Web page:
When swirling charges of rigged elections, witch hunts, and a coup plotted by the “deep state” are referred to as “conspiracy theory,” this is not just a misnomer but a misunderstanding, one with consequences. Conspiracy and theory have been decoupled; we face the distinctively malignant phenomenon of conspiracy without the theory. Like all conspiracism, it rests on the certainty that things are not as they seem, but conspiracy without the theory dispenses with the burden of explanation. We see no insistent demand for proof, no exhaustive amassing of evidence, no dots revealed to form a pattern, no close examination of the operators plotting in the shadows. Instead, we get innuendo: Some government agency “has an agenda.” Or it takes the form I’m just asking questions. Or, most often, conspiracy without the theory is bare assertion, “rigged!”—a one-word exclamation evokes fantastic schemes and the awesome capacity to mobilize three million illegal voters to support Hillary Clinton for president.
When President Donald Trump tweeted that President Barack Obama had ordered the FBI to tap his phones, his evidence was “A lot of people are saying they had spies in my campaign.” What substantiates this sort of claim is what happens next: People repeat and retweet, forward and repost and “like.” Asked whether George Soros was funding the so-called caravan of refugees trekking northward to the U.S. border, Trump replied: “I wouldn’t be surprised. A lot of people say yes.” Instead of scientific validation—evidence and argument—he tendered social validation: If a lot of people are saying it, it must be true enough.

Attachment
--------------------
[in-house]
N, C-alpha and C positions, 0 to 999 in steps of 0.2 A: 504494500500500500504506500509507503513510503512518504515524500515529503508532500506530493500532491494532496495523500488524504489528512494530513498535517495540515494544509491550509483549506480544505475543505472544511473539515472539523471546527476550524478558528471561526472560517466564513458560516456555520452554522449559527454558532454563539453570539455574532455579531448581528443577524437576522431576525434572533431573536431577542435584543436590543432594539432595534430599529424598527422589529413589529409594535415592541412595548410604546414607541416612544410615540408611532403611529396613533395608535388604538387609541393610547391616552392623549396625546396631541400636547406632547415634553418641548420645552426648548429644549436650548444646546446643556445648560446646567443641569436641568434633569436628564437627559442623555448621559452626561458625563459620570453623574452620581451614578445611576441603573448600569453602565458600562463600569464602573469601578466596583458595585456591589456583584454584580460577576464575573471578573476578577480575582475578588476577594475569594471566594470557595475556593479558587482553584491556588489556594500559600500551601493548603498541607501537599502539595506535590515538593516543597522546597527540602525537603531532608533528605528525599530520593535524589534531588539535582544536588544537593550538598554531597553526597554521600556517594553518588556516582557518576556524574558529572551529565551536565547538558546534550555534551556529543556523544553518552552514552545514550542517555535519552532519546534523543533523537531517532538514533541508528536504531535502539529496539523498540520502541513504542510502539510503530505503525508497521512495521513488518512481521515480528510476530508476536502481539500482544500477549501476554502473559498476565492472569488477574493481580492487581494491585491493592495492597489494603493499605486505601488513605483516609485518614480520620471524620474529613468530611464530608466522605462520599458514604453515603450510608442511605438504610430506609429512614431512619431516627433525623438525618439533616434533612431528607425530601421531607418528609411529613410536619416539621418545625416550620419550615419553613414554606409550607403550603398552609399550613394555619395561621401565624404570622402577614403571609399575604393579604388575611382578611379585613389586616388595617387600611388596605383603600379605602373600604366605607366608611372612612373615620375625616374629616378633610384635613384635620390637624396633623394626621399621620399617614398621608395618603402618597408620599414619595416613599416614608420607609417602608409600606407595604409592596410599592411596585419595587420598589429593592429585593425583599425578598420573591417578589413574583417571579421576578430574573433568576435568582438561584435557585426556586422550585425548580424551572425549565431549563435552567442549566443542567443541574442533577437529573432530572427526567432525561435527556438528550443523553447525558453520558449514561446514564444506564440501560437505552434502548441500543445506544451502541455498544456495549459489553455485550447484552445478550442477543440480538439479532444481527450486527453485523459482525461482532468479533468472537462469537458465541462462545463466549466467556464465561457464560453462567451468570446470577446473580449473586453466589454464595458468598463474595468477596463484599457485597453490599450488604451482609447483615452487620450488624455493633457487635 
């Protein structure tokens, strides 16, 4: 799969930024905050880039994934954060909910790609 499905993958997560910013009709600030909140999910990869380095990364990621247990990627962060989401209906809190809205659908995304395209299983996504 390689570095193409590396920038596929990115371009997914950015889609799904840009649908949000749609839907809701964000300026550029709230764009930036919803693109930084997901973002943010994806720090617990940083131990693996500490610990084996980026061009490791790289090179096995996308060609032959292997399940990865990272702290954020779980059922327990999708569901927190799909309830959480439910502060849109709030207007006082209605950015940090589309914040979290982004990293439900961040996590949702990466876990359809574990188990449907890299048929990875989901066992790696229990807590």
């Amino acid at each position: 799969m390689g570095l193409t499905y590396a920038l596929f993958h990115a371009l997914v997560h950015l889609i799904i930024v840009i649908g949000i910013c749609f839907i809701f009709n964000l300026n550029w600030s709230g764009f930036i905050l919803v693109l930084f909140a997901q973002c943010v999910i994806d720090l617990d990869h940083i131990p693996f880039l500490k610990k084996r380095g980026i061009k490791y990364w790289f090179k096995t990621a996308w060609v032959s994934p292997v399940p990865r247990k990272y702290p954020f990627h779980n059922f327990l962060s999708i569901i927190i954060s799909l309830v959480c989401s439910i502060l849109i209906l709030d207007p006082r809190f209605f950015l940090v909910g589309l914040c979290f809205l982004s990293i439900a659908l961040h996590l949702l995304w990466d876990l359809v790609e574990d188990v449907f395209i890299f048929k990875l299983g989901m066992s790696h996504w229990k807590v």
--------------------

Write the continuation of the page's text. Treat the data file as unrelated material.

Conspiracy theory of the sort Richard Hofstadter associated with the paranoid style in American politics has always been with us. Sometimes far-fetched, sometimes accurate, and sometimes a vexing mix of the two, classic conspiracy theory tries to peel away deceptive masks to show how the world really works. It demands a cause proportionate to the dire effect. So-called truthers say that the U.S. government must have been involved in or forewarned of the plan to attack the World Trade Center and the Pentagon in 2001; the terrorist attack could not have been the work of 19 men plotting in a remote corner of Afghanistan. To look at a website such as Architects & Engineers for 9/11 Truth is to encounter putative facts, inferences, and conjectures that mimic the methods of scientific research. Insisting that the truth is not on the surface, conspiracy theorists engage in a sort of detective work. Once all the facts—especially facts omitted from official reports—are scrupulously amassed, a pattern of clandestine machination emerges.